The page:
Office of the Assistant Secretary for Fair Housing and Equal Opportunity, HUD.
Notice of funding availability (NOFA).
Purpose of the Program. The purpose of the Fair Housing Initiatives Program (FHIP) is to increase compliance with the Fair Housing Act (the FHAct) and with substantially equivalent State and local fair housing laws. The activities funded under the Education and Outreach-National Program, Model Codes Partnership Component will seek to promote a collaborative partnership among builders and other housing industry providers and associations and disability advocacy or fair housing groups to encourage the adoption of model building codes at the State and local level that are consistent with the accessibility requirements of the Fair Housing Act, its regulations and the Fair Housing Accessibility Guidelines. This component first was announced in the Fiscal Year 2000 FHIP NOFA. However, no timely applications for that component were received; therefore, HUD again is soliciting applications in this NOFA.End Preamble Start Supplemental Information
If you are interested in applying for funding, please carefully review the Fair Housing Initiatives Program (FHIP) authorizing statute (Sec. 561 of the Housing and Community Development Act of 1987, as amended), and the FHIP Regulations (24 CR 125.103-501).
Available Funds: Approximately $1 million.
Application Deadline: August 24, 2001.
Application Due Date and Application Submission Procedures
Application Due Date
Your completed application must be submitted to HUD Headquarters, on or before 12:00 Midnight, Eastern Daylight Savings time, on or before August 24, 2001.
Application Submission Procedures
Mailed Applications. Your application will be considered timely filed if it is postmarked on or before 12:00 midnight, Eastern Daylight Savings time on the application due date and received by the designated HUD address on or within ten (10) days after the application due date.
Applications Sent by Overnight/Express Mail Delivery. If your application is sent by overnight delivery or express mail, your application will be timely filed if it is received before or on the application due date, or when you submit documentary evidence that your application was placed in transit with the overnight delivery/express mail service by no later than the application due date and received by the designated HUD office within ten (10) days after the application due date.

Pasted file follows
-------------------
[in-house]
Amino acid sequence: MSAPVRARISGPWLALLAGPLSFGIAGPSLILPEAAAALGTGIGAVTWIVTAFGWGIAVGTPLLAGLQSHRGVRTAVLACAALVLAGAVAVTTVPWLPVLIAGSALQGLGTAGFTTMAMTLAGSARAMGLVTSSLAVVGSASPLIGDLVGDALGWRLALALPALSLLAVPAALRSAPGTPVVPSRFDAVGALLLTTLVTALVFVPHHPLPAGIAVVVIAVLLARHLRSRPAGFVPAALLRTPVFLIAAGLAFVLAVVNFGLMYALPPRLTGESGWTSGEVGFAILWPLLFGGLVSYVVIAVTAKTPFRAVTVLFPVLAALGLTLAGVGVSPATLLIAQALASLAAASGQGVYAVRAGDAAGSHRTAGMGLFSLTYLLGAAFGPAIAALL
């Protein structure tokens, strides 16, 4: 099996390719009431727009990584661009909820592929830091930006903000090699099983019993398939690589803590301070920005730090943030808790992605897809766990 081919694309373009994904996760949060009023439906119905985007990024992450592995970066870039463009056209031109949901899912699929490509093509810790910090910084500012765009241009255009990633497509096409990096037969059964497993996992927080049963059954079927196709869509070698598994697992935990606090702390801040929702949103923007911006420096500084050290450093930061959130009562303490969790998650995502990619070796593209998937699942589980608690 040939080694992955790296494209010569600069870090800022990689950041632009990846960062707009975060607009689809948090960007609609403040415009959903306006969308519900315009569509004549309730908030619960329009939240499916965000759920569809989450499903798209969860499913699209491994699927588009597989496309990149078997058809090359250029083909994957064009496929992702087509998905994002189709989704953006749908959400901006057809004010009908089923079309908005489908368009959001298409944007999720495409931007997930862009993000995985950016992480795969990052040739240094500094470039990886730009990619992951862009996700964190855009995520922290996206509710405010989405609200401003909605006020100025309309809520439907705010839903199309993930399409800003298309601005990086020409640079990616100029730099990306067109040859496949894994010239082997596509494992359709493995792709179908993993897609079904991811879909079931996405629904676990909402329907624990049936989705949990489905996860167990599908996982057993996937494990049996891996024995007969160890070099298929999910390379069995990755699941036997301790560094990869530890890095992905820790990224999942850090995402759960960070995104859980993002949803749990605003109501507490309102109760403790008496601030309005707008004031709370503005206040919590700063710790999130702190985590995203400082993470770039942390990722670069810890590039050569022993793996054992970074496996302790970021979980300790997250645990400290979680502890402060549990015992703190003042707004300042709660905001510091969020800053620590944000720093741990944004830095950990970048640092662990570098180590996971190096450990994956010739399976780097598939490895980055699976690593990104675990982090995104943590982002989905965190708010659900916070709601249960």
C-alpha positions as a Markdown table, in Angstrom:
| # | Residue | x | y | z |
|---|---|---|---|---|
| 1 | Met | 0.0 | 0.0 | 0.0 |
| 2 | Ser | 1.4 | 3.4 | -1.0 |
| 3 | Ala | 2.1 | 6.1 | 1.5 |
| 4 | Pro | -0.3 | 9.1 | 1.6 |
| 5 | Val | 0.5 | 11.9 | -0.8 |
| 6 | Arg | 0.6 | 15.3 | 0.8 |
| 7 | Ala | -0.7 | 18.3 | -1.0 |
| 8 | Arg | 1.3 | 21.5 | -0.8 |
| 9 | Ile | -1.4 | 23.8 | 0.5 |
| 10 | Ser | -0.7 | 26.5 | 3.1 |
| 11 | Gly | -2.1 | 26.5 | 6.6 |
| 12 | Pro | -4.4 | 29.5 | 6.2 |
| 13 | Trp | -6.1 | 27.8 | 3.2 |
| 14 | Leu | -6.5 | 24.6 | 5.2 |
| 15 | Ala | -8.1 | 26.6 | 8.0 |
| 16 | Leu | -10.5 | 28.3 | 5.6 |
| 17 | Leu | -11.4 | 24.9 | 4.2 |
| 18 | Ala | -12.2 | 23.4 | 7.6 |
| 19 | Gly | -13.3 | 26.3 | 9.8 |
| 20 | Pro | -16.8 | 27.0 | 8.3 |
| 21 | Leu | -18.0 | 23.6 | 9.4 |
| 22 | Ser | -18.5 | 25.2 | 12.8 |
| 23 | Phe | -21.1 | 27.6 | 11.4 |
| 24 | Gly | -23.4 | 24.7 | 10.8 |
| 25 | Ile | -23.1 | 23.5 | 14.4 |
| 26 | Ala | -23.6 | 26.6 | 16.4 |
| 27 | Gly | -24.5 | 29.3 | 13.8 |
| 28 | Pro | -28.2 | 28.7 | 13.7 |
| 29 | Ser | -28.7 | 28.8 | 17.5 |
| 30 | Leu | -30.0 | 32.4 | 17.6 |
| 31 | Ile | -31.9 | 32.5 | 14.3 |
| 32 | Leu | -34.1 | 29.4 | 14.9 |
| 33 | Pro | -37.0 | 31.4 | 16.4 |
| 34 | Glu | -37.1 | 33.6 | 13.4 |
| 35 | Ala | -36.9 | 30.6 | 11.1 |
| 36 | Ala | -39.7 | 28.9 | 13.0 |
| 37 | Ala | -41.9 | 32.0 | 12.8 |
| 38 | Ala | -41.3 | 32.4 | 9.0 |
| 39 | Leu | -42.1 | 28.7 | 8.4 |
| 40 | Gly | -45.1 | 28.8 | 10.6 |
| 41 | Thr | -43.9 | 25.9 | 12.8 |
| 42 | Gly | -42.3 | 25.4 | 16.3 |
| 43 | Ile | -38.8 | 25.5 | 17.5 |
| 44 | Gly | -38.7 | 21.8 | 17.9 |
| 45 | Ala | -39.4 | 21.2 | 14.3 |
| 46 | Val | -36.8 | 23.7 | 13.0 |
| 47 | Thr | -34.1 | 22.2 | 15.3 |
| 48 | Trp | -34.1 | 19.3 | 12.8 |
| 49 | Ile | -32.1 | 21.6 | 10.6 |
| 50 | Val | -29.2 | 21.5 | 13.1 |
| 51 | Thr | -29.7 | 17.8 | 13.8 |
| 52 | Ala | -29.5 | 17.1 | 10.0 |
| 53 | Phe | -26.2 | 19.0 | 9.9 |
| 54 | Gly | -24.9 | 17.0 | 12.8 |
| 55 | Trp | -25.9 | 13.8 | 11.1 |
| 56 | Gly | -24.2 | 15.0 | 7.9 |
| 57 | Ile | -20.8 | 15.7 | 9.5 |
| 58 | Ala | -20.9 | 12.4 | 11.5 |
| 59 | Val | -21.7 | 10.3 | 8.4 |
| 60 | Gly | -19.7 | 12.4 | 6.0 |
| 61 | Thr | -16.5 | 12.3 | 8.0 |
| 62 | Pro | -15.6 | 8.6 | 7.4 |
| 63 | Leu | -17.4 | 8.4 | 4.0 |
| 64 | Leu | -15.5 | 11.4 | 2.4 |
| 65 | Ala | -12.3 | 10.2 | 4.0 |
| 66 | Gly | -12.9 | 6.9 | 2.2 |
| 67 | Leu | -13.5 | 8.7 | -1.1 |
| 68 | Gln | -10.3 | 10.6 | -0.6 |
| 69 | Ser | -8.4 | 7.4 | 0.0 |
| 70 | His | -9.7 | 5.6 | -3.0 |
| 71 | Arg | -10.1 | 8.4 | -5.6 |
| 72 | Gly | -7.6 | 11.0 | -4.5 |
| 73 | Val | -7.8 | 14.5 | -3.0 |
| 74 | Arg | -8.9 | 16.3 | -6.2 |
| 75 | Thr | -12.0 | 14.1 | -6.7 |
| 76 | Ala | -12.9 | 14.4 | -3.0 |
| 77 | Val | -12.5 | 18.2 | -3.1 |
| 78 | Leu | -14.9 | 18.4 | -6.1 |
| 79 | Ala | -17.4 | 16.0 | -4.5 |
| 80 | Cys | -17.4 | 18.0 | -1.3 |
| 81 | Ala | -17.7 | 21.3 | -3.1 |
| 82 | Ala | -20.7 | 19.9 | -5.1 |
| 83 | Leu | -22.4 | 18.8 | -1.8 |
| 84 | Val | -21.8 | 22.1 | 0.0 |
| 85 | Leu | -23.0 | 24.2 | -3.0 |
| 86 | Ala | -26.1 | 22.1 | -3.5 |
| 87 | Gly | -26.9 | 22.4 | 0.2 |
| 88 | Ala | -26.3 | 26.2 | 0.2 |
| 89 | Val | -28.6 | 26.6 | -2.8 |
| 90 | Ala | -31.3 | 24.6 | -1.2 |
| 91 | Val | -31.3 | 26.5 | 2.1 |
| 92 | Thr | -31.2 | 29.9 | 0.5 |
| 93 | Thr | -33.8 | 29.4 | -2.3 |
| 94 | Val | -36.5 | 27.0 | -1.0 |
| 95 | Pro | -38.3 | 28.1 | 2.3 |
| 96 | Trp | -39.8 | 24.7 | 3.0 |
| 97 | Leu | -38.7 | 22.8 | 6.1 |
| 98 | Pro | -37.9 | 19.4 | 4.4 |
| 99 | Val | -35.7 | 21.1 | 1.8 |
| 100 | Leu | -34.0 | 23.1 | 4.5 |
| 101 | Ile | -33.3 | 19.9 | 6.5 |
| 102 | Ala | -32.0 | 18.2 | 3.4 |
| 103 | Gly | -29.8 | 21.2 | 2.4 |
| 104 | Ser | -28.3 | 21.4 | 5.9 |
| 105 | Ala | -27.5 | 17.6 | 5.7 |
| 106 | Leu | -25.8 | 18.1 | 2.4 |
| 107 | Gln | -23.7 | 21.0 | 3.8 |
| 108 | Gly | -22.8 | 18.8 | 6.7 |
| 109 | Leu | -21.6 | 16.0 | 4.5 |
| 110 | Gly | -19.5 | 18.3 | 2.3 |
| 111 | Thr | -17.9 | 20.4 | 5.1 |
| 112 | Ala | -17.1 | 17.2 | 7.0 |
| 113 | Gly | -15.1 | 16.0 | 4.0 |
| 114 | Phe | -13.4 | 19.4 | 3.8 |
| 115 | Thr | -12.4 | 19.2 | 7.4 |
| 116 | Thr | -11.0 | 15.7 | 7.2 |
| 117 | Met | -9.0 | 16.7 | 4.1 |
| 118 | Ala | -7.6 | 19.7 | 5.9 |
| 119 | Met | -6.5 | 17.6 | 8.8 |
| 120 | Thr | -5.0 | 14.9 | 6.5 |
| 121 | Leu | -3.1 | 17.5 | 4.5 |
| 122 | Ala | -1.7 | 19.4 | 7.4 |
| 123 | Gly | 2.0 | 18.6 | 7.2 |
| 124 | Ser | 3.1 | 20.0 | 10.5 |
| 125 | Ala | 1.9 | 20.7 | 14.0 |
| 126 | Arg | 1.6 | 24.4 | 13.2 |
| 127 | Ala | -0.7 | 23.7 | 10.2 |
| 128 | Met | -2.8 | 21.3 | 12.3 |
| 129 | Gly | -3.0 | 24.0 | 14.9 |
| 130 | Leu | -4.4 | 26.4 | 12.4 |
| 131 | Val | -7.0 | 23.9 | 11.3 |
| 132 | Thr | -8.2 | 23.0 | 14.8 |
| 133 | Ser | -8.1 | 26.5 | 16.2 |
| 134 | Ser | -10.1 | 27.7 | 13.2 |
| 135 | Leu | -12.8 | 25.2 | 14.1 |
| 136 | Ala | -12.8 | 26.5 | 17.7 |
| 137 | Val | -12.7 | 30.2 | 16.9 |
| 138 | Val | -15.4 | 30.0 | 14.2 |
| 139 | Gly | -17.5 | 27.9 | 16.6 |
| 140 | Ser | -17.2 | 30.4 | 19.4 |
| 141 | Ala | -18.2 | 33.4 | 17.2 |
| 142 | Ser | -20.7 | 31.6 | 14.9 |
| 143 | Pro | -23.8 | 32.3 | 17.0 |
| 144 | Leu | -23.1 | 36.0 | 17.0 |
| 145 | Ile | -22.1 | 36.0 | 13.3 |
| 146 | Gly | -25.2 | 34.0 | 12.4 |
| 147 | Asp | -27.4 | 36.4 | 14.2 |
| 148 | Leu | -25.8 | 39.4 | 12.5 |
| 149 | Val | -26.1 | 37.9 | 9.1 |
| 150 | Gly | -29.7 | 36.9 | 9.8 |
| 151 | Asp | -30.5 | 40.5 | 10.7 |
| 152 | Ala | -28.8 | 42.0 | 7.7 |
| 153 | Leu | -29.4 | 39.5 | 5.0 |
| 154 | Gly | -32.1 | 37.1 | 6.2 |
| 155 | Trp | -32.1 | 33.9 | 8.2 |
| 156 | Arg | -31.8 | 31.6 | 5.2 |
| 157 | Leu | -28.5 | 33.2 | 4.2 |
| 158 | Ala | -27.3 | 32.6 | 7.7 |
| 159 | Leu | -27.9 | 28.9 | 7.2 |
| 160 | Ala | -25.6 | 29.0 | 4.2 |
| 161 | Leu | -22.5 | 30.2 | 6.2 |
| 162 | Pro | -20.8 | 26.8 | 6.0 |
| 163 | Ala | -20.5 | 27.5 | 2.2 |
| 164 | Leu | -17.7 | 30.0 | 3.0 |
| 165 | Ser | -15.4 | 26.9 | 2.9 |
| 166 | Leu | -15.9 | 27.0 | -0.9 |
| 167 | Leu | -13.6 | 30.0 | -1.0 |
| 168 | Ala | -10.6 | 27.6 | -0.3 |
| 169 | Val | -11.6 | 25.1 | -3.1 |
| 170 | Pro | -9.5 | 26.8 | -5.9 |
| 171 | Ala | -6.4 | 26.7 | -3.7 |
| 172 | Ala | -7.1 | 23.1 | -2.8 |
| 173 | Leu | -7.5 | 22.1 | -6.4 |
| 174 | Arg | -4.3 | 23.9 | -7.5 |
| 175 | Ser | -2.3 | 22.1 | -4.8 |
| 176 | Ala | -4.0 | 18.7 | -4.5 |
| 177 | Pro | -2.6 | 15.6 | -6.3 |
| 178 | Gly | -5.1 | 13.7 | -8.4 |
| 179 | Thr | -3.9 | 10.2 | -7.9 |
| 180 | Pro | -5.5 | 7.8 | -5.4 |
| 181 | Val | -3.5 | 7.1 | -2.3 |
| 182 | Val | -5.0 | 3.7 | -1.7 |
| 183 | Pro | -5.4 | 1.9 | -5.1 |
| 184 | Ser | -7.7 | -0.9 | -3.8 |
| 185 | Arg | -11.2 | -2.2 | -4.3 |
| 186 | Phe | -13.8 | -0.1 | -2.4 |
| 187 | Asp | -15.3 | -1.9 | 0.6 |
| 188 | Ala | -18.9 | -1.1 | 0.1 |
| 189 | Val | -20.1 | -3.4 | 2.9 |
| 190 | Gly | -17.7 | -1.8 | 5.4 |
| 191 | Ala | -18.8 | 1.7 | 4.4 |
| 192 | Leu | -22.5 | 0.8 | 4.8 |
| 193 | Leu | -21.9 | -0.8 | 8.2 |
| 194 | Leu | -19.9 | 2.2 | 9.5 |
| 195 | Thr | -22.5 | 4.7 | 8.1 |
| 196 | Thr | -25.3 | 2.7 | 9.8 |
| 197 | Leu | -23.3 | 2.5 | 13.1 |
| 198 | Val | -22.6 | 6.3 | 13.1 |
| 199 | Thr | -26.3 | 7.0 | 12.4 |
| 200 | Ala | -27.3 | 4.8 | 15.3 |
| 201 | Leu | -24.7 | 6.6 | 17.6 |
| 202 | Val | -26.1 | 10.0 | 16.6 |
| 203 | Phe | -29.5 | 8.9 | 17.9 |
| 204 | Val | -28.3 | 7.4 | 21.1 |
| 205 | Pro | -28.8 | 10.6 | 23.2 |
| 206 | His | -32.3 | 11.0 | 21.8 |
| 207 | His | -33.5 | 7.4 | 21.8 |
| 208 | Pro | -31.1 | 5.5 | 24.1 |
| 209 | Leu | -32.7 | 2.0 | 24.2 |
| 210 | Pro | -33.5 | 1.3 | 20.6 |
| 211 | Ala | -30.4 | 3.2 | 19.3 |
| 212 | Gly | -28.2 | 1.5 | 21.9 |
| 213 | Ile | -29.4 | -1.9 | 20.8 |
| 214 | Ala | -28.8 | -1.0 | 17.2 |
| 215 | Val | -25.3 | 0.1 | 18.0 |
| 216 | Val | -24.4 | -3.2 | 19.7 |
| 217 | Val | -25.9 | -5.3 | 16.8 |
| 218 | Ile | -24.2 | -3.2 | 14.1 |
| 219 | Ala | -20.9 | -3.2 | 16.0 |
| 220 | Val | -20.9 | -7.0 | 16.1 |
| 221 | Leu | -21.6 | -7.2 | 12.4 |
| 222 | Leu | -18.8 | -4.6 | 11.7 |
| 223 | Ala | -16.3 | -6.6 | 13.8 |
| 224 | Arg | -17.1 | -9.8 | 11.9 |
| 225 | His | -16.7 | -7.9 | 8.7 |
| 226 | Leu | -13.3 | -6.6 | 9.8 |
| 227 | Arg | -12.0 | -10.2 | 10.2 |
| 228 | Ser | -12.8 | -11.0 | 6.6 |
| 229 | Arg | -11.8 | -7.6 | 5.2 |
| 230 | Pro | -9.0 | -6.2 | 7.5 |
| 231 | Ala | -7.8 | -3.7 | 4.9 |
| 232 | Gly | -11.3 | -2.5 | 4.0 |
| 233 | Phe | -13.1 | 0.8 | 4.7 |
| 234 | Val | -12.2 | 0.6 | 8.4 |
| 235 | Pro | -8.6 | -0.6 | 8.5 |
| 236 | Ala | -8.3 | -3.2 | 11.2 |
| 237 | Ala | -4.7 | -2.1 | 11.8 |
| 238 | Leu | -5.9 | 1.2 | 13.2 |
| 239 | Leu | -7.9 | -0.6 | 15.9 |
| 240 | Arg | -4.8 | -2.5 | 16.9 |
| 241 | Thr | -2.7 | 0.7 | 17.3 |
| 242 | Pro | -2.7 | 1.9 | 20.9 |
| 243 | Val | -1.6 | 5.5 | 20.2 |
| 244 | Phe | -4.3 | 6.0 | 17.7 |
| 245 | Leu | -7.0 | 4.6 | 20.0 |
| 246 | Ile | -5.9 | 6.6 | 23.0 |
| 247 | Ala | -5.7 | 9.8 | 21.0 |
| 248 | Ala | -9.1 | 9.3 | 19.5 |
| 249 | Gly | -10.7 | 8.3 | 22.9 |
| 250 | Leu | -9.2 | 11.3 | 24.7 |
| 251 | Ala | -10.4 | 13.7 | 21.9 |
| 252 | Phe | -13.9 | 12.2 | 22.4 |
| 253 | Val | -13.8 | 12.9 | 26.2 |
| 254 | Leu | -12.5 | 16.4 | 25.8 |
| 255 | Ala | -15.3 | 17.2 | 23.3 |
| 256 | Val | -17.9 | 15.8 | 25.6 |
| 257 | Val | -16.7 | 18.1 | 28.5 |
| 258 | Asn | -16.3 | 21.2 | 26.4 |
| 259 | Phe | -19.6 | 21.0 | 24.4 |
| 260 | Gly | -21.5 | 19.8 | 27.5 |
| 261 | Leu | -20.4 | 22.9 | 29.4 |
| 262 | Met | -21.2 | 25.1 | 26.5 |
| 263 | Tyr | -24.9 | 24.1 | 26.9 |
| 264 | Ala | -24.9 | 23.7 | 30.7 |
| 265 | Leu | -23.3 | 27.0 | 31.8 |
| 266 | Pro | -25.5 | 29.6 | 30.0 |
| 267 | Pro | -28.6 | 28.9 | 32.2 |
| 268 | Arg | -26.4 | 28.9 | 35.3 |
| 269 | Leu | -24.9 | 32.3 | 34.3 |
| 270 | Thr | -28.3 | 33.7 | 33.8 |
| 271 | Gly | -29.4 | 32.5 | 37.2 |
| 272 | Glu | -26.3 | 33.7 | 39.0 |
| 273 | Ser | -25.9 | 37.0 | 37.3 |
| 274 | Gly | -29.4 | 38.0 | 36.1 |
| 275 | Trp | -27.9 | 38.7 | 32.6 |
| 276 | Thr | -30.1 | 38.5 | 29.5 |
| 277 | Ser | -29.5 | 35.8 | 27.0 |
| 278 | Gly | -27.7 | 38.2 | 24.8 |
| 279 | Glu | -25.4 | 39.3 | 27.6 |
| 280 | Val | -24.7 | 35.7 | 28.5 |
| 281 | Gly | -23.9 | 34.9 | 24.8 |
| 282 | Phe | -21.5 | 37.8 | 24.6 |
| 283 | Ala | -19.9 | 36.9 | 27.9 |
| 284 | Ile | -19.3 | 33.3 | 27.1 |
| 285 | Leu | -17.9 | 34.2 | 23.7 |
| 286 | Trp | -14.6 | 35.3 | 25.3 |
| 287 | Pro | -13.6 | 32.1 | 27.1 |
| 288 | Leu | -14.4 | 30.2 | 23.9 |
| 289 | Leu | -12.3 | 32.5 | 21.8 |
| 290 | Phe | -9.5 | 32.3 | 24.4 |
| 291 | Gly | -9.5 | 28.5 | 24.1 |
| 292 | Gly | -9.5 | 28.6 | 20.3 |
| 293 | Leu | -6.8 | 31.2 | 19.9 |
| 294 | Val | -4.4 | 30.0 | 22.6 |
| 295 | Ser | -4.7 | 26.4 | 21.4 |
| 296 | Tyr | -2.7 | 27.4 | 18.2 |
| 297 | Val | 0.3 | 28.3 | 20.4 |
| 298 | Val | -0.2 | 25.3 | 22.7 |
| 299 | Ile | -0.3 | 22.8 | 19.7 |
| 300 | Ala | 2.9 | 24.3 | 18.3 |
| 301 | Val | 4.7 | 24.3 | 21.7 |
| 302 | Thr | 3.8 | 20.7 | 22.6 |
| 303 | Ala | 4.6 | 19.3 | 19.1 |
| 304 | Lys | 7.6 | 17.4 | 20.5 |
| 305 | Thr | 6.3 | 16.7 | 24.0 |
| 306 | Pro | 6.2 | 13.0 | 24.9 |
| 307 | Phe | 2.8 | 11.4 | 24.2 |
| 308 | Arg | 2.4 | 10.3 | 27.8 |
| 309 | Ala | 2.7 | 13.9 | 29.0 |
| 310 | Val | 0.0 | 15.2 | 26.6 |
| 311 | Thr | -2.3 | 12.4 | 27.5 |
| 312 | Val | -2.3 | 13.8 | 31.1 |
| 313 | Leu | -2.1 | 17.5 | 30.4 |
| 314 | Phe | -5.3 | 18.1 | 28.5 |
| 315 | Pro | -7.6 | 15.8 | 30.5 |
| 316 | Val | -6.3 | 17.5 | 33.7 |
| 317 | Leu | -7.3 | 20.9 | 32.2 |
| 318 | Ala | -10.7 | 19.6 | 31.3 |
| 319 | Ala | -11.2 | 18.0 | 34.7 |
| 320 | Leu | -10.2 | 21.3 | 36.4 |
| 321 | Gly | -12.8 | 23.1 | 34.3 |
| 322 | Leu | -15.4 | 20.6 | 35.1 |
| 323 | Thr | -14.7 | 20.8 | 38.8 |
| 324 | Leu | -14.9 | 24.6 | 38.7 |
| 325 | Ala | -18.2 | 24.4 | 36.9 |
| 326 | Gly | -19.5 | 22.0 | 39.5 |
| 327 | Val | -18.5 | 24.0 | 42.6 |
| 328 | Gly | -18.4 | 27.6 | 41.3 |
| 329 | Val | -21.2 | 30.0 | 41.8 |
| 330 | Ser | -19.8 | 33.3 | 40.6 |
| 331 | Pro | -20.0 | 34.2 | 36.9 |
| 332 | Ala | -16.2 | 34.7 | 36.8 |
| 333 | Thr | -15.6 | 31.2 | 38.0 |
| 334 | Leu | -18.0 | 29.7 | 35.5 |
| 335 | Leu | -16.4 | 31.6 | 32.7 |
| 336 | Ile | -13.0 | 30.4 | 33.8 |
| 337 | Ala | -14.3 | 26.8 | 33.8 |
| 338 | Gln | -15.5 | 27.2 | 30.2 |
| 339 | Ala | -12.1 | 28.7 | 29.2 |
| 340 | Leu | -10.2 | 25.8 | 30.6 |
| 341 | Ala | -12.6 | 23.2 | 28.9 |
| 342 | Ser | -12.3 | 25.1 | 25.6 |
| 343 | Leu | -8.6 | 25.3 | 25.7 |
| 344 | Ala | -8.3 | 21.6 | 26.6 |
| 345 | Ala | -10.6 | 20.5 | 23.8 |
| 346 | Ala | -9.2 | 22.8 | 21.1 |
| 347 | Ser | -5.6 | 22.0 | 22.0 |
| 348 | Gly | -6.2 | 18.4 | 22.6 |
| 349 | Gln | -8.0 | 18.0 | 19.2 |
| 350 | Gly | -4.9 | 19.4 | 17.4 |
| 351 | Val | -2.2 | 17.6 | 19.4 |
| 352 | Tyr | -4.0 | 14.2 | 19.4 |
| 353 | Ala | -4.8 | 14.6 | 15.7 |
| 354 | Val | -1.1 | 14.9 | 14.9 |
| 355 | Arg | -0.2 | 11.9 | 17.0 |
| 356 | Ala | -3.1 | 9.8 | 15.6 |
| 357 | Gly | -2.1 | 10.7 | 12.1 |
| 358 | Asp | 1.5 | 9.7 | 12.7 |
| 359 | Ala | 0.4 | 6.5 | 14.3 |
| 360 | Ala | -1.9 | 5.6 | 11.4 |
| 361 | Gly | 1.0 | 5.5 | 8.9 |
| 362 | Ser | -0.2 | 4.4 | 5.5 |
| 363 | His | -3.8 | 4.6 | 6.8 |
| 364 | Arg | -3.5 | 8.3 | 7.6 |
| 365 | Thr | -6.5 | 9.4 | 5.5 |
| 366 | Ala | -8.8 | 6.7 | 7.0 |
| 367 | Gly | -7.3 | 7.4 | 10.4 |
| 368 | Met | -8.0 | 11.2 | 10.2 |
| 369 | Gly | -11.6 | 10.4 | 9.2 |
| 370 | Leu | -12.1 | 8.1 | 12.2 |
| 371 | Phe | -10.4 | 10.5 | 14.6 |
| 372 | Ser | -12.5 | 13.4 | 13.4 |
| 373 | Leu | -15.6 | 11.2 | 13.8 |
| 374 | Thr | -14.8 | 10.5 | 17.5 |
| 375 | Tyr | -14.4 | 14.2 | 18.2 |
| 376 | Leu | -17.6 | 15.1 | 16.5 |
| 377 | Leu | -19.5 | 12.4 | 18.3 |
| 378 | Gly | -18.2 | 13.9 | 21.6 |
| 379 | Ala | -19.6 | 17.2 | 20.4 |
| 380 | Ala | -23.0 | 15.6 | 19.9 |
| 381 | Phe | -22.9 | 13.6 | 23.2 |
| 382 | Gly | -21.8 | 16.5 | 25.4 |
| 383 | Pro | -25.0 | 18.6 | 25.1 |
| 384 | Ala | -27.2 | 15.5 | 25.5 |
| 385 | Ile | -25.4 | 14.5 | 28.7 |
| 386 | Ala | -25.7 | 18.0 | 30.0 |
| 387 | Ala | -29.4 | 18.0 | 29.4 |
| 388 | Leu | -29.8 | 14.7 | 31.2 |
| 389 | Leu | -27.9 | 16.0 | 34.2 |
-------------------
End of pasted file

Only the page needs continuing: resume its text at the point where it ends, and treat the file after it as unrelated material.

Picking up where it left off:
Hand Carried Applications. Complete, assembled applications must be submitted to HUD Headquarters. Hand carried applications delivered before and on the application due date must be brought to the specified location at HUD Headquarters and room number between the hours of 8:45 am to 5:15 p.m., Eastern Daylight Savings time. Applications hand carried on the application due date will be accepted in the South Lobby of the HUD Headquarters Building from 5:15 p.m. until 12 midnight, Eastern Daylight Savings time. This deadline date is firm. Please make appropriate arrangements to arrive at the HUD Headquarters Building before 12 midnight, Eastern Daylight Savings time on the application due date.
Address for Submitting Applications. Your completed application consists of an original signed application and five copies. Submit your completed application to: FHIP EOI—National Program, Model Codes Partnership Component; FHIP/FHAP Support Division, Office of Fair Housing and Equal Opportunity; U.S. Department of Housing and Urban Development; 451 Seventh Street, SW., Room 5224, Washington, DC 20410. When you submit your application, please provide the following information at the front top left corner of the mailing envelope: your organization's name, name of contact person, mailing address (including zip code), telephone number (including area code), and fax number (including area code).Start Further Info
FOR FURTHER INFORMATION CONTACT:
Lauretta A. Dixon, Myron P. Newry, or Denise L. Brooks of the FHIP/FHAP Support Division, at 202-708-0800. (This is not a toll-free number.) Persons with a hearing or speech impairment may call 1-800-290-1617 (This is a toll-free number). There is no application kit for this program.
I. Amount Allocated
Approximately $1,000,000 in FY 2000 FHIP-EOI—National Program funds is allocated for this Model Codes Partnership Component. HUD anticipates making a single award covering a 24-month period. The award cap (the maximum amount of funds that can be awarded for this grant) is $1,000,000.
II. Initiative/Component; Eligible Applicants; Eligible Activities
(1) Initiative Description
The Education and Outreach Initiative assists projects that inform and educate the public about the rights and obligations under the Act and substantially equivalent State and local fair housing laws.
(2) Component Description